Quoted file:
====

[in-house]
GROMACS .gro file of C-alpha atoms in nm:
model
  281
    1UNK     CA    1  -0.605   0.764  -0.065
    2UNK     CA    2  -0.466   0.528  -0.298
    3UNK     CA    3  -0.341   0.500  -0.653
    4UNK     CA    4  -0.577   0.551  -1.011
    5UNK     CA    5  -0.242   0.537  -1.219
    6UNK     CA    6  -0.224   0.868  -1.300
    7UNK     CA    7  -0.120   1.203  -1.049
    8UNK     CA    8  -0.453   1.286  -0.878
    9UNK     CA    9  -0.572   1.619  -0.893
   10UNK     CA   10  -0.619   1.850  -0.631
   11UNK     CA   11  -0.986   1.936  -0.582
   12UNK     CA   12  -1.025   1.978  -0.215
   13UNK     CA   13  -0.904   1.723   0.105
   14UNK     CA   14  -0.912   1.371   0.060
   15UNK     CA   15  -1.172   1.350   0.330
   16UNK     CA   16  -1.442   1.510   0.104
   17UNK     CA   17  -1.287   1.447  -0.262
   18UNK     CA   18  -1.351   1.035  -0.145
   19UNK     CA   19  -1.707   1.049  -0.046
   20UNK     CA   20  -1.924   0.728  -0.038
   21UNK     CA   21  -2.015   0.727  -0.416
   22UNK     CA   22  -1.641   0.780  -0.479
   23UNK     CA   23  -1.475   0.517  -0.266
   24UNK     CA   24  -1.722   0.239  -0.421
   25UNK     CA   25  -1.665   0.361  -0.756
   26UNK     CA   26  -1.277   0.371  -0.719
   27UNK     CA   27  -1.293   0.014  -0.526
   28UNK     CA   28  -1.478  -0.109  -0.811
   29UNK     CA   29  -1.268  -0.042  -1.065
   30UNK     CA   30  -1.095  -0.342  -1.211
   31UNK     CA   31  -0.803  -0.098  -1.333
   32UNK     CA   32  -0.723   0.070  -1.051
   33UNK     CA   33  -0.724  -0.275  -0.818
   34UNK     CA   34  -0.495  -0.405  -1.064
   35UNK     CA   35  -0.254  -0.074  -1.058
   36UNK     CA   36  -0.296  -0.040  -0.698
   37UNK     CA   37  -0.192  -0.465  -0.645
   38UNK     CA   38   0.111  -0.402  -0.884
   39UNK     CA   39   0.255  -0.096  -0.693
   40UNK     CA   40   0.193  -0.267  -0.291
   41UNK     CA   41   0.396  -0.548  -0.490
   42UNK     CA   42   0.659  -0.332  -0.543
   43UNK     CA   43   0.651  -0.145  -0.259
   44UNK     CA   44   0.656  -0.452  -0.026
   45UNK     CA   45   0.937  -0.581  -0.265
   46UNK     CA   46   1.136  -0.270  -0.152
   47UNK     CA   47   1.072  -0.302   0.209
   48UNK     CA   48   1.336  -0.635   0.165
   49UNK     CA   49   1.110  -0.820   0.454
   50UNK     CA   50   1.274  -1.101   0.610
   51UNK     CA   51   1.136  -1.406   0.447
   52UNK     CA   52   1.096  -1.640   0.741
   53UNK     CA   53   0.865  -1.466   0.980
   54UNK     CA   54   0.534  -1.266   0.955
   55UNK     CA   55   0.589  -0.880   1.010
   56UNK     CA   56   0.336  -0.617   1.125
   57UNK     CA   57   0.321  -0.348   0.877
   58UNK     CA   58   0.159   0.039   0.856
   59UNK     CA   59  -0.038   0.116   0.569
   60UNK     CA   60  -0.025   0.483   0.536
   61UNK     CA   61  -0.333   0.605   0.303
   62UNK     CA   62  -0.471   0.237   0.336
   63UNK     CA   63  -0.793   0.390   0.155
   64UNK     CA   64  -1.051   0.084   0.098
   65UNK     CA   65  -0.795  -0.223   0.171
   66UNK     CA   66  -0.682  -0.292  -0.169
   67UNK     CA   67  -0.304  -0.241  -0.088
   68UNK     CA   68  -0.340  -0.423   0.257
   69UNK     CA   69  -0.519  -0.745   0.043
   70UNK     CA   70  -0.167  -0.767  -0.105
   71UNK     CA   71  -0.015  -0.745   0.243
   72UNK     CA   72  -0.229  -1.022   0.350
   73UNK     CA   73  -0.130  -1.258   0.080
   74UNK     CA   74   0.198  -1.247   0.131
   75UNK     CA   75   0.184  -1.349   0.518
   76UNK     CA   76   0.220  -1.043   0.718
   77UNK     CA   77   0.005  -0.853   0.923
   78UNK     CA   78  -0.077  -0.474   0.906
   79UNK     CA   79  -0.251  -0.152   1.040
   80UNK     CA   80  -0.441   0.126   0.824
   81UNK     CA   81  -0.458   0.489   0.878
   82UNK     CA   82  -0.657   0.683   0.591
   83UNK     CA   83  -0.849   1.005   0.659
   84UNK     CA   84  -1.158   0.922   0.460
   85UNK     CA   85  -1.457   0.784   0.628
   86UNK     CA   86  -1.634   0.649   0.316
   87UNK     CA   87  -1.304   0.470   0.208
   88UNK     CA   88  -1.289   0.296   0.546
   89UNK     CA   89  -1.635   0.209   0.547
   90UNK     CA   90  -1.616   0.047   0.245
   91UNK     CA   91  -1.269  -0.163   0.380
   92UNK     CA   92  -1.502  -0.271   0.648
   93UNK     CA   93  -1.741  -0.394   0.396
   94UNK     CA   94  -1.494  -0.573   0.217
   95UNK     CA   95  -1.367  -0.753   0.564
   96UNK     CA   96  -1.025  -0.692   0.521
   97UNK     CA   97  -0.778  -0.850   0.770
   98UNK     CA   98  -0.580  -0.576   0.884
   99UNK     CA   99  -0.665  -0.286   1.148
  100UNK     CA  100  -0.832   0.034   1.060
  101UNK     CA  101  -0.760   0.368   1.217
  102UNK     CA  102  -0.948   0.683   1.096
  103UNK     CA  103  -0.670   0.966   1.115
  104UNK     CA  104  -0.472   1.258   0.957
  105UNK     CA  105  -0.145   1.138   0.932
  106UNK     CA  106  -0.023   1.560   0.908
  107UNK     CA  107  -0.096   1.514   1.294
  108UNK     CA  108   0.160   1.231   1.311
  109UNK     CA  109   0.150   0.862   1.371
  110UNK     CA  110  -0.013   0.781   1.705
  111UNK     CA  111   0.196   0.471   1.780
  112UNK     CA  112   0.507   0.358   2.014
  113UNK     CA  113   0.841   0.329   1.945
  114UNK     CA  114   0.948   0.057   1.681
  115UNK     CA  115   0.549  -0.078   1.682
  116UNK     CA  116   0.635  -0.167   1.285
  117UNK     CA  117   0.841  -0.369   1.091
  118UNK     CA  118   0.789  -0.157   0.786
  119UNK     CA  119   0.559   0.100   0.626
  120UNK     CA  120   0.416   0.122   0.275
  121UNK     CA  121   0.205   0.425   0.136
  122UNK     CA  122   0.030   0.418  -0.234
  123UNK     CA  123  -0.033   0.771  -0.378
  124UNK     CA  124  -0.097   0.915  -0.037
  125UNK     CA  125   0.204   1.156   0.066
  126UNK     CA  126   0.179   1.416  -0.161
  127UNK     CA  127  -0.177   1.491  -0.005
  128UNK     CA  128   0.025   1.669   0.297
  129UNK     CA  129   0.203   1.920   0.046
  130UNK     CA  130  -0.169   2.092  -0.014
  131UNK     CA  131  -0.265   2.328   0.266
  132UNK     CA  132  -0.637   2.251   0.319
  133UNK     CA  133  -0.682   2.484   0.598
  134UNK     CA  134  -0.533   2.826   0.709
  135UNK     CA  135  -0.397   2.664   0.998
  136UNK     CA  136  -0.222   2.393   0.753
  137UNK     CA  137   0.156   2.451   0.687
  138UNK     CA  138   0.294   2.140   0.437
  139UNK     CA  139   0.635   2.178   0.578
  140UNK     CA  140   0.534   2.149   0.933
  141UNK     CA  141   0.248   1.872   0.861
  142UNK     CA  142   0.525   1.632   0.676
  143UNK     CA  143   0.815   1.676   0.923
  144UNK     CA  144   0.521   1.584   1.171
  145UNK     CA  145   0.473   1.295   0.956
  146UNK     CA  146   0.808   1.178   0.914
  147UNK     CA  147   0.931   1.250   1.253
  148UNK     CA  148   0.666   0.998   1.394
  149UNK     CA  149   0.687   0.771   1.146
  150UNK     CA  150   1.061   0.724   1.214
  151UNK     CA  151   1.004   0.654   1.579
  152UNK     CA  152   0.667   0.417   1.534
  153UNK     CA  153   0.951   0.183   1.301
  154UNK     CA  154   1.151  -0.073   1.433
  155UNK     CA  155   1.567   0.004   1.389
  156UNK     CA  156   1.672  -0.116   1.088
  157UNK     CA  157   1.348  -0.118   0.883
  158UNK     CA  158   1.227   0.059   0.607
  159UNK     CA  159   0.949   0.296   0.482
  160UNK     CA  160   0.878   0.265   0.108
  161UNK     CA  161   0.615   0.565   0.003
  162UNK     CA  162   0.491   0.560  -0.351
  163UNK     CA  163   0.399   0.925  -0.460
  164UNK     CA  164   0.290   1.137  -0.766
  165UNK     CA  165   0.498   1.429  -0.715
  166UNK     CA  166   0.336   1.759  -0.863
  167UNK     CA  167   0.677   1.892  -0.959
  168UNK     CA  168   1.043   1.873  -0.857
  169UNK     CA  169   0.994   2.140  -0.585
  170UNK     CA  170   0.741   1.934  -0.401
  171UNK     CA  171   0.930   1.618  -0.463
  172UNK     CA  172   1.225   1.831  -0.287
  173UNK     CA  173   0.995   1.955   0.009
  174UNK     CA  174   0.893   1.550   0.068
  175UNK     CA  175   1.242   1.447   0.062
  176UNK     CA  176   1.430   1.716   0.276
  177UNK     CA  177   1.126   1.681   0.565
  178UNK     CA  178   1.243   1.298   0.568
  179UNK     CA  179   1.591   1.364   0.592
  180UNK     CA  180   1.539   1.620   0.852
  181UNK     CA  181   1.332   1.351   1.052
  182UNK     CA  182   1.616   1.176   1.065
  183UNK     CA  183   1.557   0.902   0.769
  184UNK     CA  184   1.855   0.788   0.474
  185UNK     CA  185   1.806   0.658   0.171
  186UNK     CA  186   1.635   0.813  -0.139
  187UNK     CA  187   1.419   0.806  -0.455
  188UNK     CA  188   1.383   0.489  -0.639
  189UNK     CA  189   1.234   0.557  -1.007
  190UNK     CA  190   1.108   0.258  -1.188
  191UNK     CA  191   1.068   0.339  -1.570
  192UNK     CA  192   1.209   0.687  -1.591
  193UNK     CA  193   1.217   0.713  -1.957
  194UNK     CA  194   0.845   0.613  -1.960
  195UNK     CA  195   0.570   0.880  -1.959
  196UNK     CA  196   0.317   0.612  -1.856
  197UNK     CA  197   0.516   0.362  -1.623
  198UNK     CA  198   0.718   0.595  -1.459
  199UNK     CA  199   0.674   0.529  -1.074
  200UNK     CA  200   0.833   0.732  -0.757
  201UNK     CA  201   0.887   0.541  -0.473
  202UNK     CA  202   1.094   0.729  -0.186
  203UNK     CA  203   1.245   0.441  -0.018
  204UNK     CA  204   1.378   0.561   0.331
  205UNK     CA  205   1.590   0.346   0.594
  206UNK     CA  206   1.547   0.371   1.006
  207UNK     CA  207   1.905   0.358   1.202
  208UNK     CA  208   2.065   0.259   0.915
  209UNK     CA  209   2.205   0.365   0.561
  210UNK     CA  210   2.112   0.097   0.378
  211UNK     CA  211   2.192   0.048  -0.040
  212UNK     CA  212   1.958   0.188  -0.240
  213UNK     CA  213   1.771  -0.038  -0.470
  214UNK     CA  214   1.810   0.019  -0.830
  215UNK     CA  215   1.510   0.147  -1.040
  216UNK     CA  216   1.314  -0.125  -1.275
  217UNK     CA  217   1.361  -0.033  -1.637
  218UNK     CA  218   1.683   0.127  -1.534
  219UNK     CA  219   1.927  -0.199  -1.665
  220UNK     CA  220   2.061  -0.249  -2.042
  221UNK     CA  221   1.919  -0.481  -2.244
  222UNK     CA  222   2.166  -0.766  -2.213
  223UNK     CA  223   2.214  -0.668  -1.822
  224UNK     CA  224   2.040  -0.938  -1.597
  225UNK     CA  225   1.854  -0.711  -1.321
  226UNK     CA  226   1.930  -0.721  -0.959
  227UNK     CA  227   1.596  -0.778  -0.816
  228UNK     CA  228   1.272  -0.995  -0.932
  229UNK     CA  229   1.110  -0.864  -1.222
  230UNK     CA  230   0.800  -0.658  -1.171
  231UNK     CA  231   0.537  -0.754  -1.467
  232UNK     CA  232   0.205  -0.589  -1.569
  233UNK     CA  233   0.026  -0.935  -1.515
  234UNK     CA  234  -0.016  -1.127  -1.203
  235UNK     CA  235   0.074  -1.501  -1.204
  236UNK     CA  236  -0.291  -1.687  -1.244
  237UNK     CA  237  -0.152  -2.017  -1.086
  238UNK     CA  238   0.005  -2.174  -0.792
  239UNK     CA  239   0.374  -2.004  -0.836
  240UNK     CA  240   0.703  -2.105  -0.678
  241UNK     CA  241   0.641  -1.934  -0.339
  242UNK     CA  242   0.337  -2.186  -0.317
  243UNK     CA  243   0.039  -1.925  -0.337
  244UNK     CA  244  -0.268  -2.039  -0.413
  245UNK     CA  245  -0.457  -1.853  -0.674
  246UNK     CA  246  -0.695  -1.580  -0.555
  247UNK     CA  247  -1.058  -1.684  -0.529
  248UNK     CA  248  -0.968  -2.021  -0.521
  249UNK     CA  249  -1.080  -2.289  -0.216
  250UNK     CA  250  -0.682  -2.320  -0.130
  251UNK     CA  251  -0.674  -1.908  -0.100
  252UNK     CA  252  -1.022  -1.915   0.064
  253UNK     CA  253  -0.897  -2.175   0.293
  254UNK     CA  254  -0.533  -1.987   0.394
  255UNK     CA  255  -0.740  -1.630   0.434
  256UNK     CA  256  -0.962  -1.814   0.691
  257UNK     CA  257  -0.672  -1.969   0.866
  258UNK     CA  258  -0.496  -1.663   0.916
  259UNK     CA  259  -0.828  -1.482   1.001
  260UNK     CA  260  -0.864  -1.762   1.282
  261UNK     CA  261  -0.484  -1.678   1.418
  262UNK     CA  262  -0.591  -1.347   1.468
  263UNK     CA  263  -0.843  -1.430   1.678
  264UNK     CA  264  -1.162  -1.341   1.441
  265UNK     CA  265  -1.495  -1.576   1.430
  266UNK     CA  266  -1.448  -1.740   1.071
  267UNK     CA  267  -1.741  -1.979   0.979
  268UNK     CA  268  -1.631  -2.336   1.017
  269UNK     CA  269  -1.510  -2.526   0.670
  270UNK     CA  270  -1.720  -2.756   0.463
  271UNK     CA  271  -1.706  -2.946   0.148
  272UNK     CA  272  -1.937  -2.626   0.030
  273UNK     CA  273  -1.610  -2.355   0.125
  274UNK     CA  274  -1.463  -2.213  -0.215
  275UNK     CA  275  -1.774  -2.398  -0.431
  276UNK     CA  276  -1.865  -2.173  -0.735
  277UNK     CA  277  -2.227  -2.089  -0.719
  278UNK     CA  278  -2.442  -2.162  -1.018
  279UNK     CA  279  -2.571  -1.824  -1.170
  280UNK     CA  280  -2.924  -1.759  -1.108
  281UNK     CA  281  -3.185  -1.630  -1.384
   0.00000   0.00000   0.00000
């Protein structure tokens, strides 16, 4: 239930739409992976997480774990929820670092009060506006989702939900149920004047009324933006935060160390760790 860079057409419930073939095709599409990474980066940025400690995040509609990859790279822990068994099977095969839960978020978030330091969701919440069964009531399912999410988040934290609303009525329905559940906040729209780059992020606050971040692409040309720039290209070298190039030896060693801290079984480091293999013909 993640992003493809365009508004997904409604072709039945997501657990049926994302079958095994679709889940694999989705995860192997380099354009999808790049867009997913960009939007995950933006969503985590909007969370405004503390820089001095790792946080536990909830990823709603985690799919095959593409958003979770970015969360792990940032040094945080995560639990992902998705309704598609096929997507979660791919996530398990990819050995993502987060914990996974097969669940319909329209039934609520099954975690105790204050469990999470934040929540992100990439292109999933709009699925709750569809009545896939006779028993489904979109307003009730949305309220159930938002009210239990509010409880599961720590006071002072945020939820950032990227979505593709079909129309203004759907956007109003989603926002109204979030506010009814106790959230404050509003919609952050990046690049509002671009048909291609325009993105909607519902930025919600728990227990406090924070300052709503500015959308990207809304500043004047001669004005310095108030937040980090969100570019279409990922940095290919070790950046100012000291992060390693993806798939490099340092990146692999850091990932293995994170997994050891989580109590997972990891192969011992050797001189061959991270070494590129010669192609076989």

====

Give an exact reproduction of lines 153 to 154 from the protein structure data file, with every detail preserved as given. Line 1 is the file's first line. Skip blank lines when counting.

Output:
  149UNK     CA  149   0.687   0.771   1.146
  150UNK     CA  150   1.061   0.724   1.214